Most Active Stories
Mon April 29, 2013
Hollywood Pushes To Beak Into Chinese Film Market
Originally published on Mon April 29, 2013 8:00 am
RENEE MONTAGNE, HOST:
One place American moviemakers are pushing to get into is China, which is why it's a big deal that the first summer blockbuster, "Iron Man 3" will hit theaters in China this Friday, the very same day it opens here at home. Hollywood studios covet a same-day release in China. The Chinese government allows just 34 foreign films into their country each year, at a time when Hollywood is under increasing pressure to break into China's fast-growing movie market, which is now the world's second-largest.
For today's Business Bottom-Line, Kim Masters joined here at NPR West. She's been reporting on this story for the Hollywood Reporter.
KIM MASTERS, BYLINE: Good morning, Renee.
MONTAGNE: You've characterized Hollywood's efforts in China as desperately searching for a pot of gold. Well, how so?
MASTERS: Well, it's very hard right now. Harder than ever I would say for studios to find financing for their movies which, as you know, are very expensive. So there is China now the number two market, as you said, in the world, probably going to be number one by 2020 if not sooner. And there's a lot of money to be had. The question is: How do they get at it?
MONTAGNE: Which brings us to "Ironman 3." Obviously, it made inroads to get a same-day release in China. What else is going on there?
MASTERS: Well, so this is a film from Disney's Marvel, which brought you "The Avengers" and does these big comic book hero-type of movies. And what they did is they tried to become a co-production, and they had a Chinese investor in the movie, which was step one. And they then put in some Chinese elements into the movie. But it's not really clear what you have to do to become an official Chinese co-production. And if you can become an official Chinese co-production, you get a lot of goodies.
You get access to the marketplace and you get more of the profit. So that's the goal. Unfortunately the Chinese have not spelled out how you get to that goal. With "Ironman 3," they initially thought that they might be able to get there and they couldn't.
MONTAGNE: But still in all, Kim, "Ironman 3" is opening in China. And isn't that really the big in and of itself?
MASTERS: Yes. They will make a lot of money with that film. There will be some scenes in the film specifically added for the Chinese market that will not show in the rest of the world. And yes, Marvel will make a lot of money.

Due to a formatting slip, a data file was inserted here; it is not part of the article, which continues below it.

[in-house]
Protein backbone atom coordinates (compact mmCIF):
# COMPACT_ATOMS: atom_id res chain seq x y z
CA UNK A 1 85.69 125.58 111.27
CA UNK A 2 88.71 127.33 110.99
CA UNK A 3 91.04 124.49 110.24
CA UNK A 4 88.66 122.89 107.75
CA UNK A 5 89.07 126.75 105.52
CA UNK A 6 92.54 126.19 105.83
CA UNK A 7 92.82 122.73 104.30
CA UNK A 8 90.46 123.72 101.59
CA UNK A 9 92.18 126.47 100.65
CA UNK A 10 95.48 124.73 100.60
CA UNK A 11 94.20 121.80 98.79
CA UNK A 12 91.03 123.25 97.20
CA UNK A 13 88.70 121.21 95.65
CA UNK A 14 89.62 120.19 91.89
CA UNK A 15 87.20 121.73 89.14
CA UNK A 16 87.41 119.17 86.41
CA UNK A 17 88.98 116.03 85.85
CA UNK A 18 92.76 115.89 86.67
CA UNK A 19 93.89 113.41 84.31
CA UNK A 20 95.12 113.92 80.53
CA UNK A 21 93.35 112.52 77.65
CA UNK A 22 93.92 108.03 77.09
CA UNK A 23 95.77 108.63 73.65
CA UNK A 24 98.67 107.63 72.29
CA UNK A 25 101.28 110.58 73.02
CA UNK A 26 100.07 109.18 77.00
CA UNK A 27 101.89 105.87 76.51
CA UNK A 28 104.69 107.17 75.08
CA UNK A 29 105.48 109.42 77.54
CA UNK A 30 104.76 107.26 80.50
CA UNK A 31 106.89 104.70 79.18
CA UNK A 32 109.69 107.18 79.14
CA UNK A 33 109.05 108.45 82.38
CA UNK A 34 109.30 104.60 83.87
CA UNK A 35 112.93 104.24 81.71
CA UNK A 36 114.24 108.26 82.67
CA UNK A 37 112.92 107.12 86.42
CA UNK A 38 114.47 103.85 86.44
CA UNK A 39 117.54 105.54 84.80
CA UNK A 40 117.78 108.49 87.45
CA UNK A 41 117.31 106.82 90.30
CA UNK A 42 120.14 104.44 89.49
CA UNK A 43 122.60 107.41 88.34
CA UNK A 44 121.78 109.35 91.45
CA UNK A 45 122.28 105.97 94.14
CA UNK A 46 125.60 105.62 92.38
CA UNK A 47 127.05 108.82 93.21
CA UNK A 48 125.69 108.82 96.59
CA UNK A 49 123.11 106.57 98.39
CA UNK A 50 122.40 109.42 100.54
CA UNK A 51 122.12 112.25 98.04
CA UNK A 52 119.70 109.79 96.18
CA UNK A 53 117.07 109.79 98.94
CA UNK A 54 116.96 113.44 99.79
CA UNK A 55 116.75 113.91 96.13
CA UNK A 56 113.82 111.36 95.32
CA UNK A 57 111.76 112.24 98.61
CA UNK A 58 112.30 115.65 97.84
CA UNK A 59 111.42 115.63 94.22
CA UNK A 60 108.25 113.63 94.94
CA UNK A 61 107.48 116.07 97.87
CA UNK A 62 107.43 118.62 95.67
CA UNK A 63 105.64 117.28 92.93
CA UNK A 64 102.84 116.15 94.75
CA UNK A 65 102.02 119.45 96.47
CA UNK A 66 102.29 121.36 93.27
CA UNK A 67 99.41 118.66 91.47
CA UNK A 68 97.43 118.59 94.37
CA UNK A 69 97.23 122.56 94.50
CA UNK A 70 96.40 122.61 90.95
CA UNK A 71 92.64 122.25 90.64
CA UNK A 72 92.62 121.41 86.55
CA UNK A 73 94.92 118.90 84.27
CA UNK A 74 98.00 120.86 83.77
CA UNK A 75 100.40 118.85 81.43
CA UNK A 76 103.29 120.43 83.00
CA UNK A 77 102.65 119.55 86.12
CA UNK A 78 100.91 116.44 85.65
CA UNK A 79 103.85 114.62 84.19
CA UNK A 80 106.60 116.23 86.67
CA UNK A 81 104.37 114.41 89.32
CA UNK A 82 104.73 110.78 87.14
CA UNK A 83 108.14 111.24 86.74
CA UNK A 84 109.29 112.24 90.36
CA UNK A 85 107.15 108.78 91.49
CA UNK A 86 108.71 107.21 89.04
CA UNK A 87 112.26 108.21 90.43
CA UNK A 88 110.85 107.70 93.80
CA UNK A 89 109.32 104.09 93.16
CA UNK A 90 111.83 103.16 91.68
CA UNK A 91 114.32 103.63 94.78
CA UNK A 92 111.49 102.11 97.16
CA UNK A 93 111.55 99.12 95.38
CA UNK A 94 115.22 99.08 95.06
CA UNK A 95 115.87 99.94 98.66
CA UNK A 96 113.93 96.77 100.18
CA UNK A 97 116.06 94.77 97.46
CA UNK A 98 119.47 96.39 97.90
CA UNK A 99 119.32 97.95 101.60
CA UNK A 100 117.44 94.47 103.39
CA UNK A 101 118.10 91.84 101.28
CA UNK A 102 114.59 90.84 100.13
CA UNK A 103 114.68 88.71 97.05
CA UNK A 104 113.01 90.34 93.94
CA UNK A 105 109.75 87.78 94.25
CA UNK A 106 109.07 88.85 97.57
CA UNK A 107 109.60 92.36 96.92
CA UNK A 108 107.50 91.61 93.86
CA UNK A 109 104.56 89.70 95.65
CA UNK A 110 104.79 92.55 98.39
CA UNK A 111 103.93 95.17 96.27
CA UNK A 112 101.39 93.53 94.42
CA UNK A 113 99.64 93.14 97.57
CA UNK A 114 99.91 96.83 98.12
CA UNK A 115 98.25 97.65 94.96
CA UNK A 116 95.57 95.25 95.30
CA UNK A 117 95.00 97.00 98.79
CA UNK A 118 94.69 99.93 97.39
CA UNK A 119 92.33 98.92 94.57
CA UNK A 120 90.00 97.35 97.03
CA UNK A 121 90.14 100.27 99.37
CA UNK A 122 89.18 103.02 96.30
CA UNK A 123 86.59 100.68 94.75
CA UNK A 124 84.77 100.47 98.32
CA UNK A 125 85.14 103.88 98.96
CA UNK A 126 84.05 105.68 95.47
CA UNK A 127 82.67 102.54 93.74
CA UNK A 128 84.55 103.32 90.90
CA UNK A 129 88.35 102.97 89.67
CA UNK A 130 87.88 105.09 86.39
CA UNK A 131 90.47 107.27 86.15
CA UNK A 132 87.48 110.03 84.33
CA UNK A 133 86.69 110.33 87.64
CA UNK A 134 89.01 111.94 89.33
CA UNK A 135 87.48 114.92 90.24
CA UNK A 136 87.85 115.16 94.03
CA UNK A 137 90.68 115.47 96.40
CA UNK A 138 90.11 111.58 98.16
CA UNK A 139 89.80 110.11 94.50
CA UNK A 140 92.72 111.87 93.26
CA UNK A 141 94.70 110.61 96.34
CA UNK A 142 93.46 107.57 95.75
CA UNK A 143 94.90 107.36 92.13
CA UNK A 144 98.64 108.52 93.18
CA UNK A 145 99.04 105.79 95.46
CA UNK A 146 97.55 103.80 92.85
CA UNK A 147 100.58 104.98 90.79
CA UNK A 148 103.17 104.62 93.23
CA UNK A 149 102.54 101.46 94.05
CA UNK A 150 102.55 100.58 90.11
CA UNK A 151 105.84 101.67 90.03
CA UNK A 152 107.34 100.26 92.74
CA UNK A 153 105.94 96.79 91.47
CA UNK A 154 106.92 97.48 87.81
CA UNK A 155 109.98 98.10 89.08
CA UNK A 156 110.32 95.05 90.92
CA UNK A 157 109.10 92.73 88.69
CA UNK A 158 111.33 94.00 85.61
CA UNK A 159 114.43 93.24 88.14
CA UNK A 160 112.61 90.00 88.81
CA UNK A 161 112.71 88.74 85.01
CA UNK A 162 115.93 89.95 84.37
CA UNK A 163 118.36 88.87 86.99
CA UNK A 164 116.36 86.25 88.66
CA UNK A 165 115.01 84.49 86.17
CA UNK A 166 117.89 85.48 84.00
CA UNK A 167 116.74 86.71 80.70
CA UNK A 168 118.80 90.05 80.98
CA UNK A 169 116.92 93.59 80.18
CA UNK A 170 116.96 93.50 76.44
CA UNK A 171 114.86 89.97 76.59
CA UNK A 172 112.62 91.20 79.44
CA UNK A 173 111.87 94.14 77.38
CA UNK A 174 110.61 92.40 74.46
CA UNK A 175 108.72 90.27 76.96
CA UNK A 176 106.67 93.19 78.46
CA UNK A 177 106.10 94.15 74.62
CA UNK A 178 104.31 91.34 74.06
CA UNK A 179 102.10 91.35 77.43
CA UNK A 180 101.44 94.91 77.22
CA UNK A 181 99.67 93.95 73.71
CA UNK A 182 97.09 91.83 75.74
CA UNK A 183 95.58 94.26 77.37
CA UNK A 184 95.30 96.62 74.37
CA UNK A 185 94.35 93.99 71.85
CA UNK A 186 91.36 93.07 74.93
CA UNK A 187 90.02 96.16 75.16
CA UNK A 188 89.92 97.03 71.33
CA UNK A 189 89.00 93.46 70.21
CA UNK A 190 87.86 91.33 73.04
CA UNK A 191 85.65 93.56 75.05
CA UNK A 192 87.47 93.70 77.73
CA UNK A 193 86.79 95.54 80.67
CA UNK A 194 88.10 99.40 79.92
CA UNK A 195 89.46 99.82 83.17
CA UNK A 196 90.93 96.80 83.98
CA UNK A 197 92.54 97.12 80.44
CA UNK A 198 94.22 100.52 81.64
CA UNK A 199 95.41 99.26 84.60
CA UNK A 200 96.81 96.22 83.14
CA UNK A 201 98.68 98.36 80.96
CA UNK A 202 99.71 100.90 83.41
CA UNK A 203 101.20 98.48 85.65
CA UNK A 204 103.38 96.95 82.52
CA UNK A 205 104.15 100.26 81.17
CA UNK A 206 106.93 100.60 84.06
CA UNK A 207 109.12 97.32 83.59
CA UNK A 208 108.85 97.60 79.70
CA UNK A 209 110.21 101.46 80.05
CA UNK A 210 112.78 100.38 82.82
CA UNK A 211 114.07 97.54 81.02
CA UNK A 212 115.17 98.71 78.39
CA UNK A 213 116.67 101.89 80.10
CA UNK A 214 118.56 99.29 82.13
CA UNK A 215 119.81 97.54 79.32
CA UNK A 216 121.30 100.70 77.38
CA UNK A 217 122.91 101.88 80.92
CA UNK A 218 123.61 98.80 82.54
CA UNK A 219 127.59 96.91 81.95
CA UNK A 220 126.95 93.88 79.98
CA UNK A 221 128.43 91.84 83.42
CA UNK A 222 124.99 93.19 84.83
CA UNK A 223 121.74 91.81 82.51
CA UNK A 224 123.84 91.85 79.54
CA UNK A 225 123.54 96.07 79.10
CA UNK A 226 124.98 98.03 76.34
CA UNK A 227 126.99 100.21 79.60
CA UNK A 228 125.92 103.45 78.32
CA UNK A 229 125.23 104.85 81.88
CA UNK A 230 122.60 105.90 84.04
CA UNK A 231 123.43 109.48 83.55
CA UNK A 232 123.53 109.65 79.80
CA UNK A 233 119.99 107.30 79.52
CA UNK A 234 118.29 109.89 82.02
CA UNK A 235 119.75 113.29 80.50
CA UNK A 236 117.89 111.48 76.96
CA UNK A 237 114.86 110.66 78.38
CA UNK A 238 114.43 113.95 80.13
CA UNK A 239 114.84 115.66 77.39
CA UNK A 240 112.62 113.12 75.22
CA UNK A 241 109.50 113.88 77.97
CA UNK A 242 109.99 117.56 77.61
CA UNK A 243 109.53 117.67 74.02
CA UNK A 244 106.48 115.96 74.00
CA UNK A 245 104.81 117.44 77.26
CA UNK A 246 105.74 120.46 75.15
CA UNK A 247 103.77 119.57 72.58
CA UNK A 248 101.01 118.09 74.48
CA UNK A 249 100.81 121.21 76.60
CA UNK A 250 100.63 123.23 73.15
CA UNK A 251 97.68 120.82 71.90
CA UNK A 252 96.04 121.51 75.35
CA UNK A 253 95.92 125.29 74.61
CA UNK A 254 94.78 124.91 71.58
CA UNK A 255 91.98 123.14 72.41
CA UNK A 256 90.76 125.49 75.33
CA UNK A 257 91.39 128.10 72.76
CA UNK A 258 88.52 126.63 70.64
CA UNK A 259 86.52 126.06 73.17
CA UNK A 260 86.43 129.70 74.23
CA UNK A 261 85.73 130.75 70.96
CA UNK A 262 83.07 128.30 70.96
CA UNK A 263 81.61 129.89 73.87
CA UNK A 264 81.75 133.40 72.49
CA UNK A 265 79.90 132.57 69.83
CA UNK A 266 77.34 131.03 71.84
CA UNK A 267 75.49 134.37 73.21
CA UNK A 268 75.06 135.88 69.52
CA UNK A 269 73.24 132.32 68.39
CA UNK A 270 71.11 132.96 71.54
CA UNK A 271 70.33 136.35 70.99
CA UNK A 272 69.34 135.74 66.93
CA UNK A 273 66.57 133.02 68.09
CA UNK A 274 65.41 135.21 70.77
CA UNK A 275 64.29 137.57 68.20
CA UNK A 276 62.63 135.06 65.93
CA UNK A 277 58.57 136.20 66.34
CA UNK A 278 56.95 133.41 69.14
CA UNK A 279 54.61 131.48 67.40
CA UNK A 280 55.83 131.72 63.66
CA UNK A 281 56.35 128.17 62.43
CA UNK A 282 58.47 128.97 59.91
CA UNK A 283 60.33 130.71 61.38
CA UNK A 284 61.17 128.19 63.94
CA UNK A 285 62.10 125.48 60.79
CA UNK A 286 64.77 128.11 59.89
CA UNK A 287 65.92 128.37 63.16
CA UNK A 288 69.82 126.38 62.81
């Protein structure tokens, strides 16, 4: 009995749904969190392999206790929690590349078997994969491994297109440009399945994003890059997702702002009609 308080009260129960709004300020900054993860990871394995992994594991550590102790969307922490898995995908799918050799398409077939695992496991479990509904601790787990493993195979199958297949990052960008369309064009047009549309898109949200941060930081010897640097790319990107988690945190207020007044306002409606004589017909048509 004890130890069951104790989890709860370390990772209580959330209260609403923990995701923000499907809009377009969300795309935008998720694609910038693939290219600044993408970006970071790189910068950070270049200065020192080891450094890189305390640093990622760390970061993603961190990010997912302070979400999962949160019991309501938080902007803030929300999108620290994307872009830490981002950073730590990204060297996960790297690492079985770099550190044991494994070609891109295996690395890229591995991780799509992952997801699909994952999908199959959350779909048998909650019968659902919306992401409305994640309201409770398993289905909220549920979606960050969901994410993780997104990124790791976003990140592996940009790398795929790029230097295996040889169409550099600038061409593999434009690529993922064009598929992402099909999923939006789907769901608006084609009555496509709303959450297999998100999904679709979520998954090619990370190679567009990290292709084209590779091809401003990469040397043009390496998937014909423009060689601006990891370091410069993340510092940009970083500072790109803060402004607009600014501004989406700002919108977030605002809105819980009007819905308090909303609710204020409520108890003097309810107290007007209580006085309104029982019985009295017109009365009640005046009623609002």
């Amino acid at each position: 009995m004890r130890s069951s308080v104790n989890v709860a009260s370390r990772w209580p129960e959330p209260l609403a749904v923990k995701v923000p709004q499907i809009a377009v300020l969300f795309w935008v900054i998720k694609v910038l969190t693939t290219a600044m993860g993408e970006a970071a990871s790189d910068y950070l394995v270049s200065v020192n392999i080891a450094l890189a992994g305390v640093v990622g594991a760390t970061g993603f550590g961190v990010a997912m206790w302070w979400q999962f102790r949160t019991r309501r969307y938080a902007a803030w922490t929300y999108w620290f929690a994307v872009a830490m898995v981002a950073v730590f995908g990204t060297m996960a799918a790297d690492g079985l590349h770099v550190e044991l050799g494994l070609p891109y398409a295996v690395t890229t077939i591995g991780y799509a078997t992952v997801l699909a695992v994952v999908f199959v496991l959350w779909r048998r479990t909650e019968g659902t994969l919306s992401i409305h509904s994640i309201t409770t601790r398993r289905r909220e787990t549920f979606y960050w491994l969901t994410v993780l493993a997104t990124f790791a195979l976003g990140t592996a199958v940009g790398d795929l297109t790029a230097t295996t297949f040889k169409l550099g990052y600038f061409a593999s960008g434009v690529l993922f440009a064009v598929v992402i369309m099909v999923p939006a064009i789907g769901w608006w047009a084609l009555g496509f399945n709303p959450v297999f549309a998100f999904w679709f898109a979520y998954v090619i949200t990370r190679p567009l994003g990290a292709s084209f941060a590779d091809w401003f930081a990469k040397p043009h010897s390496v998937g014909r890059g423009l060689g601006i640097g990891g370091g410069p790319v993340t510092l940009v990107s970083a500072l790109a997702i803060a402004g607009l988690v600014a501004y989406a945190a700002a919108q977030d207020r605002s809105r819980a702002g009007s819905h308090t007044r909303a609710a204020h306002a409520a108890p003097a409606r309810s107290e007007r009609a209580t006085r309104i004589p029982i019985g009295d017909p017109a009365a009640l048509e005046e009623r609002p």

MONTAGNE: Now, I gather Paramount Pictures is trying something different with one of its big franchises, "Transformers 4."
MASTERS: Yes, Paramount is not going in saying, Gee, were going to be a co-production. They're going and very humbly. They're saying we're going to cooperate and all we want is a movie that will play a little bit better in China. That's all we're hoping for. Of course, they're really hoping they will be a co-production. And to that end, they're doing something kind of unusual. They're having a reality show in China.
They're going to cast four roles in this film with Chinese actors, at least four. They're expecting as many as 17,000 people or even more to apply for these roles. And, of course, this publicizes the film in China. But, at the same time, it also clasps hands with the Chinese, and shows that Paramount seriously wants to be in business in China now with the Chinese.
MONTAGNE: Overall, given these experiences, what are Hollywood studios learning as they ratchet up their efforts to make a push into China?
MASTERS: I think they're learning just how difficult this is going to be. I think how little they know about how business is going to be done in China. And I think they're starting to learn that what China's real goal is to build China's own Hollywood. Not so much to help America come into their marketplace, but to study how Americans are doing this. When they make these co-productions, they are looking and learning.
They want to make movies like Hollywood, movies with global appeal; something that only Hollywood has been able to do so far.
MONTAGNE: Although, of course, one would think their own market is so potentially huge that would be enough for them to capture.
MASTERS: Oh, I don't know if it's enough for them, but it's very important to them. They want parity, and they do game the system against American movies. Just last year, for example, they had in China "The Amazing Spider-Man" released on the same weekend as "Dark Knight Rises," which is not what either studios behind those films would want, because they do not want those movies competing with each other. But the Chinese do it because it opens the door for their own films to do better.
MONTAGNE: Kim, thanks very much.
MASTERS: Thank you, Renee.
MONTAGNE: Kim Masters is host of THE BUSINESS on member station KCRW.
(SOUNDBITE OF MUSIC)
MONTAGNE: You're listening to MORNING EDITION from NPR News. Transcript provided by NPR, Copyright NPR.